I am no longer blogging here at Little Nuances, but I would love for you to join me on my author website www.leewarren.info.

Wednesday, December 20, 2006

Christina Rossetti

As much as I love quote books, and websites devoted to quotes, and jotting down quotes—something about them has always bugged me. Keeping a quote in context is impossible when it’s plastered autonomously all over the place. You just have to hope that the person who did the plastering attempted to grab the essence of what a person was saying, but even then, you never really have the full context.

A couple of days ago, I read a stand alone quote in my local newspaper by Christina Rossetti, a British poet from the 1800’s. Here’s the quote: “Better by far you should forget and smile than you should remember and be sad.”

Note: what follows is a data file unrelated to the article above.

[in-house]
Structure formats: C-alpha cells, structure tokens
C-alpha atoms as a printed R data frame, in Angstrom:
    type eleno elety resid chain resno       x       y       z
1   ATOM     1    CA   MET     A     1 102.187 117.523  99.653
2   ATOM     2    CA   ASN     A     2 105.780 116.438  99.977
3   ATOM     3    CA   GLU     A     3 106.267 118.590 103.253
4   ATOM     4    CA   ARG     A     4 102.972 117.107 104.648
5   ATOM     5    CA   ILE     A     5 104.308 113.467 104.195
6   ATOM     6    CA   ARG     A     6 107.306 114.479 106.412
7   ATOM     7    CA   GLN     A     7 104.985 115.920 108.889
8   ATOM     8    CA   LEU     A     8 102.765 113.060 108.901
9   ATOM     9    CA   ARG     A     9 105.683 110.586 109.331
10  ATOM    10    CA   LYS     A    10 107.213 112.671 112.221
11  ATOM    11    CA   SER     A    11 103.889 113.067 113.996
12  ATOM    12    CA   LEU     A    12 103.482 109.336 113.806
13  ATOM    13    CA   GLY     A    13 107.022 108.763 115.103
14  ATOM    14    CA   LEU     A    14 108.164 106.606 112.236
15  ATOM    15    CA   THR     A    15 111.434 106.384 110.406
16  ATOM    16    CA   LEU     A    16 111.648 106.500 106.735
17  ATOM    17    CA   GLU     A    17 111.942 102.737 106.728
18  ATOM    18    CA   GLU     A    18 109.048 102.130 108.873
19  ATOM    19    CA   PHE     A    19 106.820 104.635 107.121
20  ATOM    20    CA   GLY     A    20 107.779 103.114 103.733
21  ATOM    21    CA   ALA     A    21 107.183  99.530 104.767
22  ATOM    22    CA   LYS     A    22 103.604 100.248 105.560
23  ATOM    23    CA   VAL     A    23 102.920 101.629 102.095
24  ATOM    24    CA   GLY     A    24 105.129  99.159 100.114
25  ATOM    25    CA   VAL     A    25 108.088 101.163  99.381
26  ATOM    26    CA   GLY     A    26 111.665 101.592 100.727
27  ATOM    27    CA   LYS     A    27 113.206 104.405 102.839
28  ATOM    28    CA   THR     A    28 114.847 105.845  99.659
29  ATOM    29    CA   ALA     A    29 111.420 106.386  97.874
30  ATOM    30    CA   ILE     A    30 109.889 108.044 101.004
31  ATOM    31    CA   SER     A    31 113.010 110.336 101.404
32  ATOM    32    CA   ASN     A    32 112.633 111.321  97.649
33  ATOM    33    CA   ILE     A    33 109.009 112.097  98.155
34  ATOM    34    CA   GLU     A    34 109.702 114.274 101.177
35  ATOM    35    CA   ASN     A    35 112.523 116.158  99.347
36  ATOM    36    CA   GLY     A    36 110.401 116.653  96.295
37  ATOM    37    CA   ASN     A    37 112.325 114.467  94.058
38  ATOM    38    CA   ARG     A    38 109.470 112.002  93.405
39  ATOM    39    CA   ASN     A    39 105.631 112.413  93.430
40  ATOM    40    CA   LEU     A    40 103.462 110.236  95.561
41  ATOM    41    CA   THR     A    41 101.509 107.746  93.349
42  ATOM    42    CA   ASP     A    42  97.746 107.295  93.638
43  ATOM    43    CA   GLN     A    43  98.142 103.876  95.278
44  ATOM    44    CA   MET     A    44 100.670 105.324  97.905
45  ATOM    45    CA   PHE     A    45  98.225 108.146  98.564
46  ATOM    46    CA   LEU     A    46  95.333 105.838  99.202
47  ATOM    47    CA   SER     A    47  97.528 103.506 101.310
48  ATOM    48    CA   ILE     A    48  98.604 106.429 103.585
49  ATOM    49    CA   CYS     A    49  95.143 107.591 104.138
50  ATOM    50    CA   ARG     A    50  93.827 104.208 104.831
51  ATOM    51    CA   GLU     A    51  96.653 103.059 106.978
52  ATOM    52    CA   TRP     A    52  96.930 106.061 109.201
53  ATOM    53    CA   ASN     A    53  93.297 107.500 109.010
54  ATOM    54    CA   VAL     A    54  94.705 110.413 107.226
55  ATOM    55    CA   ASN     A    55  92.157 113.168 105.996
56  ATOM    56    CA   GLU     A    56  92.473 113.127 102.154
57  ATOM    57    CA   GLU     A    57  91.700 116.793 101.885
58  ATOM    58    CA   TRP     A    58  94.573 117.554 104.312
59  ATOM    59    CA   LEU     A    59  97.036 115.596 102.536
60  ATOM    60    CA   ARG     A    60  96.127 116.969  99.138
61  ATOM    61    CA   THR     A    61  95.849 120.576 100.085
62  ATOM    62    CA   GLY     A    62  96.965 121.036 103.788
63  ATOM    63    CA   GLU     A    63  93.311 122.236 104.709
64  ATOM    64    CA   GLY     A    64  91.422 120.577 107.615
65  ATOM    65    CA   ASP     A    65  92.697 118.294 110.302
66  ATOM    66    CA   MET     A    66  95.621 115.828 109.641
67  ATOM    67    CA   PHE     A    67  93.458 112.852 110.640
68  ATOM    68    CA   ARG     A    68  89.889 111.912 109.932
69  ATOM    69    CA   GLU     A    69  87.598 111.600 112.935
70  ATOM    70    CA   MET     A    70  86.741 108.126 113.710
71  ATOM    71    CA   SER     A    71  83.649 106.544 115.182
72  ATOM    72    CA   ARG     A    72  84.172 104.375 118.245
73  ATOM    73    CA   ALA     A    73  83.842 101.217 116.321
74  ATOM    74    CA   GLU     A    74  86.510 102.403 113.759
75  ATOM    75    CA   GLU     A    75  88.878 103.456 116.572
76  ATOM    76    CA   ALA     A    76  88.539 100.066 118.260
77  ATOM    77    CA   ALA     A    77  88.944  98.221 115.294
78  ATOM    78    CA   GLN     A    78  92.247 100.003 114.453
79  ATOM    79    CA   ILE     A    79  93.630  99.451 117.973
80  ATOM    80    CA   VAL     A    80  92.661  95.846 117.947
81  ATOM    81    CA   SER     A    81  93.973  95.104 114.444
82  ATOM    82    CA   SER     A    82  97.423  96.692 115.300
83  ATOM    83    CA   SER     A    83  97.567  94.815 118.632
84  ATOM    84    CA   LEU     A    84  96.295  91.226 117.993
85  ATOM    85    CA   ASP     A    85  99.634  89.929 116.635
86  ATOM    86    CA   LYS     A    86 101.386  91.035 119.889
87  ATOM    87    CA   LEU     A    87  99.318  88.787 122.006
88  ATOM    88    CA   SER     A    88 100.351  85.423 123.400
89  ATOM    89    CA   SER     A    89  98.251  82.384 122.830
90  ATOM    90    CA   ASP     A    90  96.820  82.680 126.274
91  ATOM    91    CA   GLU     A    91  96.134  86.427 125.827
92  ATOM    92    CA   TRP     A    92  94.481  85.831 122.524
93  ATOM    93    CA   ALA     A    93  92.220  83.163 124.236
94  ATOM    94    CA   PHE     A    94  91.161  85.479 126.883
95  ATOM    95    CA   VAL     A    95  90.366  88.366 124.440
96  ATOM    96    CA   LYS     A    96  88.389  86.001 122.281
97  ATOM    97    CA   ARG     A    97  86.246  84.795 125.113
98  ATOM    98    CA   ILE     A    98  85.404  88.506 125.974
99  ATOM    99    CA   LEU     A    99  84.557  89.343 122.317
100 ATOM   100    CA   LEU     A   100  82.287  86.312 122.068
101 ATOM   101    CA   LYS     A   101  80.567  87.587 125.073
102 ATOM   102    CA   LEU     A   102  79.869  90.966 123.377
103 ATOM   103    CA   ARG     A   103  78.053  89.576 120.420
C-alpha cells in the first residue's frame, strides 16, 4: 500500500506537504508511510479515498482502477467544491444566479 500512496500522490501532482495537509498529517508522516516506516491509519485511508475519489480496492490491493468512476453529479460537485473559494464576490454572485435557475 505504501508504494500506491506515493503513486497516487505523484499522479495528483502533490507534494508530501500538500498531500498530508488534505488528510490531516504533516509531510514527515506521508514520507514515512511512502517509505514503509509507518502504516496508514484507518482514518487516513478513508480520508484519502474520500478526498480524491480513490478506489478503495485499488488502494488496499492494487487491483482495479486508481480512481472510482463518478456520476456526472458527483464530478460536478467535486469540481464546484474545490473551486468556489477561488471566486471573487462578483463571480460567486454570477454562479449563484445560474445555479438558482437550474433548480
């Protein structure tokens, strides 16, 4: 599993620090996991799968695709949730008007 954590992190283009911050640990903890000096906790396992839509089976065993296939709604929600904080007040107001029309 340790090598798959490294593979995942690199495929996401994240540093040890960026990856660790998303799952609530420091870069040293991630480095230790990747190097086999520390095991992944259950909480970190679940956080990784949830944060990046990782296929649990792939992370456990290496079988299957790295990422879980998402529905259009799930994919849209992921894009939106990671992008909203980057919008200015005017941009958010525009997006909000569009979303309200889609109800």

My first thought was—wow, what a horrible way to live. Memories are part of who we are. I’d much rather have memories with tears than to have no memory and feel like I’ve failed to live the full human experience. I was prepared to write a post telling you why I felt that way. But, if possible, I wanted to find the context in which she spoke.

So, I did a search for the quote and Google provided me with 15,000 links. I quickly discovered that the quote comes from a poem she wrote called Remember. How ironic is that? One quick read of the poem will tell a person that she wasn’t against remembering. In fact, earlier in the poem she tells someone to remember her after she’s gone. But she knew how easy it is to forget and she seemed to be offering a person comfort in case he did forget her.

This just confirms my reservations about quotes. I still think they have value. And I’ll still continue to write them down when I’m inspired by them. But I’m more conscious than ever that they are but a sliver of what the writer or speaker originally intended, and sometimes they might even be the opposite of what he or she was trying to say.


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